Mayor Gayle Brill Mittler, Mayor of Highland Park, explains how she’s creating a culture of health in her community.
The Quality Institute’s Mayors Wellness Campaign (MWC) designated Highland Park a “Healthy Town” last year for activities such as free yoga sessions with the mayor; a walking school bus; and downtown outdoor “living rooms.” How does a community become a MWC “Healthy Town” designee?
I think the most important element for success is for a mayor to be an active participant in the wellness program. For instance, here in Highland Park we are a densely populated community within 1.7 square miles. We have sidewalks, and a downtown. I can walk from the middle of my town to train stations, theaters, and white tablecloth restaurants or BYOB’s. I walk to work everyday, weather permitting. And in spring and summer I lead weekly walks around town. I participate in the free yoga classes for our residents.
You also need a well-led and dedicated group of community volunteer leaders. We reached out to medical professionals, and our Mayor’s Wellness Campaign chairperson is a well-known cardiologist, Dr. Cliff Lacy. So, you need volunteers committed to healthy living and you, as mayor, need to be personally involved.
How does the MWC support your efforts?
We met with Adrian (Diogo) and other Quality Institute staff to brainstorm for ideas. They gave us guidance, tools, and resources—and were very well versed in health quality. We often look to the MWC Toolkit for new programming ideas such as our Walking School Bus and Yoga with the Mayor. The MWC also provided us with Aunt Bertha, which is a social service search engine that connects our residents to local services. The MWC has connected us to nurse volunteers, nutritionists, and local health care systems. The Quality Institute’s MWC is a great resource for mayors looking to start a wellness campaign with their residents.
Highland Park is one of two communities working with the Quality Institute on the Mayors Wellness Campaign PLUS (MWC PLUS) initiative, funded by the Aetna Foundation. Can you tell us how that works in Highland Park?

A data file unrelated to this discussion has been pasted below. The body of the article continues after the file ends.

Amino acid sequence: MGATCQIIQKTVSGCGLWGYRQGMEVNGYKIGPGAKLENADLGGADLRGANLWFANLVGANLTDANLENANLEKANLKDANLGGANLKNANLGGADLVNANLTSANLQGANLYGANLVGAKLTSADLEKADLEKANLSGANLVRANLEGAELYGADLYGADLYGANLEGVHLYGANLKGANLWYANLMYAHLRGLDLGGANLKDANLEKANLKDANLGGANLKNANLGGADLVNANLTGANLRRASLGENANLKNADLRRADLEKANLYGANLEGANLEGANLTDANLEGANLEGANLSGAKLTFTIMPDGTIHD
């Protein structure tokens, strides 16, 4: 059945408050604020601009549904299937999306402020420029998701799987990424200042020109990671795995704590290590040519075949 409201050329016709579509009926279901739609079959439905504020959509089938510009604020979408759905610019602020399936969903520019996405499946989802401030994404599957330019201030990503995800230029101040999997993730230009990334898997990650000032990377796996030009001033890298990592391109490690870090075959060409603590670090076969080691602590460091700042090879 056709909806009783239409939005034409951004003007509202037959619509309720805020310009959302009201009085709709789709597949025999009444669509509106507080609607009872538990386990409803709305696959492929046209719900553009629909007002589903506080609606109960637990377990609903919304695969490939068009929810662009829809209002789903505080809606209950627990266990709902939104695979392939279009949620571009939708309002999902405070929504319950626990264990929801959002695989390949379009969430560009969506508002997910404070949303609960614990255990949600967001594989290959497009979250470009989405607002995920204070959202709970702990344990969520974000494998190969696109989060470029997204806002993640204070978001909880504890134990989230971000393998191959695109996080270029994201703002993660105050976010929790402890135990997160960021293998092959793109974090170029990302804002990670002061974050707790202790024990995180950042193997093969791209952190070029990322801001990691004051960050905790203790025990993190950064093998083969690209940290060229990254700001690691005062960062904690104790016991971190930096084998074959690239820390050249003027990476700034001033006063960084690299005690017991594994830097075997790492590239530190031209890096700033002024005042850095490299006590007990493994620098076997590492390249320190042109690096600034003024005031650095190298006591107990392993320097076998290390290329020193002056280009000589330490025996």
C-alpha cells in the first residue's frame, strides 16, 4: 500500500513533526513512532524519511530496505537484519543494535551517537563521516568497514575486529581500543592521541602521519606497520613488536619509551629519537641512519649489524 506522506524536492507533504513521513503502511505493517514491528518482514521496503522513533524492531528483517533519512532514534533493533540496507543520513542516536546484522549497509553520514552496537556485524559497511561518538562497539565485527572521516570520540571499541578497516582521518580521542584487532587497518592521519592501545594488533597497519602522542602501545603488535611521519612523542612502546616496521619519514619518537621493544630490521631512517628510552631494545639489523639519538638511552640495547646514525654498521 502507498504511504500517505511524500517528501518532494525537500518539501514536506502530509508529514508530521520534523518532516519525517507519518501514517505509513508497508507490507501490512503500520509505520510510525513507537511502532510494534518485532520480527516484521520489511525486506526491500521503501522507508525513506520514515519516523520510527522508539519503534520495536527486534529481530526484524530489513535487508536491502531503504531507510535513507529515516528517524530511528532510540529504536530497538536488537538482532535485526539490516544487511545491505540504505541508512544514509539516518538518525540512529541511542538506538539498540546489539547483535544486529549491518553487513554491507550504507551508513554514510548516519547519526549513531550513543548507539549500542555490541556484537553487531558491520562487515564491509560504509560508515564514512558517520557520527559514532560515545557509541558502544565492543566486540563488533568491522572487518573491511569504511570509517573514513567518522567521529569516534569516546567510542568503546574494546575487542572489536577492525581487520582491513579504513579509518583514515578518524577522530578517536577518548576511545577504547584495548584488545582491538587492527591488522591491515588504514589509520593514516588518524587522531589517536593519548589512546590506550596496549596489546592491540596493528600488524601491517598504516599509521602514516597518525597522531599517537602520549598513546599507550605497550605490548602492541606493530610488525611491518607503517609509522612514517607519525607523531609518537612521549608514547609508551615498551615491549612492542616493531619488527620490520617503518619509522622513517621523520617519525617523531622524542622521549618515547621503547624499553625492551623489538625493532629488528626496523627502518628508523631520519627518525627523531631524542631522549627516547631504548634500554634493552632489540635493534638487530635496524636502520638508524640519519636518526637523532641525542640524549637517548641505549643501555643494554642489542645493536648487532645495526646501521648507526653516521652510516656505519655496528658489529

A good portion of the funding enables us to put together programs for seniors that focus on healthy eating, including diets for people with diabetes. We also have health fairs, stretching Yoga with the Mayor classes, and dance classes. After yoga, the grant enabled us to have speakers from the local hospital come in and address health topics at the end of each session. Topics included diabetes and women’s health. Everything is provided at no cost.
Your community has been creative in coming up with low-to no-cost activities that support health—in all age groups. How do you come up with all these innovative ideas?
We just keep brainstorming. Our PBA has an interesting program. When one of our police officers sees a child riding a scooter or bike with a helmet they get a “ticket” for an ice cream cone or slice of pizza. This rewards their safety practices. We have a “celebrity” chef who comes in and actually works with local restaurants to create healthy menus that we videotape and put on local TV. Right now, we have defibrillators in all public buildings and high traffic stores, such as supermarkets and gyms. We created downtown “living rooms” on busy corners so residents can take a walk downtown and hang out, and on Thursdays in the summer we have free music. You work with your volunteers and listen to everyone’s ideas.
What are some of your future goals for the Mayors Wellness Campaign in Highland Park?
Through community donations and working with a local restaurant run by refugees, we provide a healthy lunch to low-income students on days that school is out. And in our summer camp, we provide lunches to all children so the low-income children don’t stand out. One goal is to expand nutrition and activities to teens, who can be harder to reach. So we’ll continue to work with MWC to promote wellness in various ways for the entire community.